A Net Pioneer's Wireless Wager
It's nearly five in the afternoon at the sparsely furnished seventh floor offices of Helio, a Westwood (Calif.) startup selling hip, youth-oriented cell phones that link to the MySpace.com (NWS ) social networking Web site. As twentysomethings in jeans and T-shirts race around the buzzing office, Internet mogul Sky Dayton is planted in front of a stand-up desk, his one concession to an achy back caused by too much snowboarding. He's checking out some critical performance data. Helio's latest sales figures? Nah. Dayton's attention is riveted to a program that lets him know when the surf is up near his Santa Monica (Calif.) home, which, he's pleased to report, is the case today. "I'm outta here soon," he says.
Riding the wave has always been Dayton's forte. A onetime coffeehouse owner, he became a millionaire at 26 after launching Earthlink Inc. (ELNK ), an early and still active Internet service provider, then taking it public in 1997. Turbulence back then was when he got carded as he ordered a beer in Boston at the initial public offering road show that year. But wipeouts followed, too: ECompanies, the incubator he started in 1999 with former Walt Disney Co. (DIS ) Internet honcho Jake Winebaum, became a symbol for dot-com busts after launching duds such as eParties.com and Icebox Inc.
Now 35 with three kids, the guy who once took meetings in sandals is back with a new mantra: wireless. Dayton heads two companies that are making high-risk bids to harness the radio waves. As chairman of one eCompanies venture, Boingo Wireless, he intends to build the nation's largest operator of Wi-Fi hotspots, linking travelers at airports and hotels to the Internet. He's also CEO of Helio, a telephone operation he has imported from South Korea. Helio, which was launched in May, targets the under-30 crowd with superslick phones that surf the Web. They give users the ability to buy games and videos and share them with friends, including uploading them to a MySpace page.
The big idea behind both ventures is to use wireless technologies to connect folks who are constantly on the go, whether they're clubbing or jet-hopping. These are no seat-of-the pants ventures, like Dayton's credit card-funded Earthlink launch. His well-heeled Boingo investors include Sprint PCS (S ) and Mitsui & Co. (MITSY ) Five-year-old Boingo is nabbing hotspot deals, such as one in May to buy the operator of wireless services in 12 airports that include JFK and LaGuardia in New York. Meanwhile, Helio's co-owners, Earthlink and South Korean communications giant SK Telecom, have agreed to pump $440 million into its launch.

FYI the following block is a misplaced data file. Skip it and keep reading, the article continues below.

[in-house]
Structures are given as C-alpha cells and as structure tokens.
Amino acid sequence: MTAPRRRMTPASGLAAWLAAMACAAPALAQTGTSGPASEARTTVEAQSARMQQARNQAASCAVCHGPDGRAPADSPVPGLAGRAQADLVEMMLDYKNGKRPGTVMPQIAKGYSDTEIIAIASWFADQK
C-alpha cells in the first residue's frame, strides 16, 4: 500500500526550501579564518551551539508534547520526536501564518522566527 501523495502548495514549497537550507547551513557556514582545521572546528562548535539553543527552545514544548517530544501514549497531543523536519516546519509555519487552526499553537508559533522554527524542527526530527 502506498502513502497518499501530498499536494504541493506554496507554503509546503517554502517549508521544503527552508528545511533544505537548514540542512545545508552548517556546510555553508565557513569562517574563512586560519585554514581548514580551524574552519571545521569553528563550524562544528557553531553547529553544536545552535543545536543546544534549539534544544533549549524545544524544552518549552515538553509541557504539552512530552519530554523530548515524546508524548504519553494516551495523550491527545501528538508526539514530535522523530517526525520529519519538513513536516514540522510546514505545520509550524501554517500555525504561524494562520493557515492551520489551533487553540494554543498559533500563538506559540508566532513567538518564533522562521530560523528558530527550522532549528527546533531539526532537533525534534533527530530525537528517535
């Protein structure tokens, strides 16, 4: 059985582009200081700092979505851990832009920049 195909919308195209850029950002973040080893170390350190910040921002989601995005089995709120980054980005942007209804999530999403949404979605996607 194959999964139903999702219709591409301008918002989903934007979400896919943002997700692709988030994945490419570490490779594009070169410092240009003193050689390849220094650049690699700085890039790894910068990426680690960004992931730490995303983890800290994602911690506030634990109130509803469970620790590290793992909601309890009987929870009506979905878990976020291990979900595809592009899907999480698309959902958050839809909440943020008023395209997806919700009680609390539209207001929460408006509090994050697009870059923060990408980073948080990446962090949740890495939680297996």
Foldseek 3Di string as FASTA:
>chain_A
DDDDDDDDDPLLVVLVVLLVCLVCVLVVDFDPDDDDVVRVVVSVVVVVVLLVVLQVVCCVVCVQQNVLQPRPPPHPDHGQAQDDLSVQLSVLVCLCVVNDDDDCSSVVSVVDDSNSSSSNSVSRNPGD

Both ventures have ties to Earthlink, where Dayton is still a major shareholder and board member with the clout that comes with being its original visionary. With its dial-up subscription business dwindling, Earthlink is going wireless: It has projects under way or planned to provide Wi-Fi services to cities such as New Orleans, San Francisco, and Anaheim, Calif. Earthlink pays a small amount each year to license Boingo software for its existing wireless subscribers, and, down the road, Dayton sees a future where Helio might link with Earthlink's wireless services to provide data downloads for cell-phone customers.
TONS OF RIVALS
If Helio takes off, so could Dayton, financially. Since Earthlink's merger in 2000 with MindSpring Enterprises, Dayton's stake in the combined company has shrunk to 1.8%, worth some $17 million, from $123 million six years ago, as he sold off some shares and the stock tanked. To take on the Helio job, Dayton stepped down from the Earthlink chairmanship that he had held for 11 years. Today, he collects an undisclosed salary from the venture, with the potential for a large bonus if it hits a home run.
But Boingo and Helio are a long way from delivering Dayton's first big hit in a decade. Both face tons of competition in markets dominated by large players, says Parks Associate wireless analyst Michael Cai. Rivals such as T-Mobile (DT ) already provide some of the same services offered by Boingo, which is just approaching profitability. Helio is one of several mobile virtual network operators (MVNOs), such as Amp'd Mobile Inc. and Virgin Mobile, offering content for younger phone users. At $200-plus ($275 for the stylish Hero model), Helio's phones are a tough sell, as is the service, which starts at $65 a month. Moreover, Helio loses its MySpace exclusivity in September; site owner Fox Interactive (NWS ) is already hunting up new deals. Helio may post a loss of up to $170 million this year, according to Earthlink financial statements.
Earthlink expects Helio to ring up 3 million subscribers by 2009. That seems ambitious, seeing how other MVNOs have struggled. Dayton says Helio is modeled after a wildly popular service that SK Telecom runs in South Korea. "Every kid I saw over there had one of their phones like jewelry hanging from their wrists," he says. Indeed, in addition to ads he has placed on MTV, SpikeTV, and the YouTube video site, some of Helio's promotions are specifically aimed at Korean Americans.
Success with either service would help Dayton live down the scorching that some big-name investors, including Disney, Goldman Sachs, (GS ) First Boston (CSR ), and Kohlberg Kravis Roberts (KKR ), took in the eCompanies venture. Now largely dormant, eCompanies produced Boingo and Business.com, a site run by Dayton's partner, Winebaum. (Business.com is now financed in part by BusinessWeek parent The McGraw-Hill Companies Inc. (MHP )) The fund had a few wins, such as cellular gaming site JAMDAT, which was bought by Electronic Arts Inc. (ERTS ) But the original backers are still waiting to break even.
Dayton is undeterred. To promote Helio, he came up with the idea of sponsoring club parties and other events. And when Dayton's not pumping the product? You can find him holding surf clinics for the Helio staff.
By Ronald Grover